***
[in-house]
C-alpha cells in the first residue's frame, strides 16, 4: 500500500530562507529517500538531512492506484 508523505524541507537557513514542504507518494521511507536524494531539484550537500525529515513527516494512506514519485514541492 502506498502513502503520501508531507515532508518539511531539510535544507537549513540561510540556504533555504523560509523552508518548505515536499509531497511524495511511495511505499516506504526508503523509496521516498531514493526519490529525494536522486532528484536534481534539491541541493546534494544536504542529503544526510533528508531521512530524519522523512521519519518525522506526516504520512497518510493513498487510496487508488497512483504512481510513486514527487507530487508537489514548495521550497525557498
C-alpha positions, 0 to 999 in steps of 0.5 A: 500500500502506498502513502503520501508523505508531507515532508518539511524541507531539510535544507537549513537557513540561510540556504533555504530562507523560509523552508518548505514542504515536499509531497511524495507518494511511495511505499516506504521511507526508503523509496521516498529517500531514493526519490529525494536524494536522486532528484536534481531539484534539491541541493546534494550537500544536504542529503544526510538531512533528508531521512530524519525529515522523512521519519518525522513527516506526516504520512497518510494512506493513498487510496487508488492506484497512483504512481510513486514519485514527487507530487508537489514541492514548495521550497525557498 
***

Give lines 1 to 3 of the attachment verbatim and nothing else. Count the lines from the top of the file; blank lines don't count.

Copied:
[in-house]
C-alpha cells in the first residue's frame, strides 16, 4: 500500500530562507529517500538531512492506484 508523505524541507537557513514542504507518494521511507536524494531539484550537500525529515513527516494512506514519485514541492 502506498502513502503520501508531507515532508518539511531539510535544507537549513540561510540556504533555504523560509523552508518548505515536499509531497511524495511511495511505499516506504526508503523509496521516498531514493526519490529525494536522486532528484536534481534539491541541493546534494544536504542529503544526510533528508531521512530524519522523512521519519518525522506526516504520512497518510493513498487510496487508488497512483504512481510513486514527487507530487508537489514548495521550497525557498
C-alpha positions, 0 to 999 in steps of 0.5 A: 500500500502506498502513502503520501508523505508531507515532508518539511524541507531539510535544507537549513537557513540561510540556504533555504530562507523560509523552508518548505514542504515536499509531497511524495507518494511511495511505499516506504521511507526508503523509496521516498529517500531514493526519490529525494536524494536522486532528484536534481531539484534539491541541493546534494550537500544536504542529503544526510538531512533528508531521512530524519525529515522523512521519519518525522513527516506526516504520512497518510494512506493513498487510496487508488492506484497512483504512481510513486514519485514527487507530487508537489514541492514548495521550497525557498 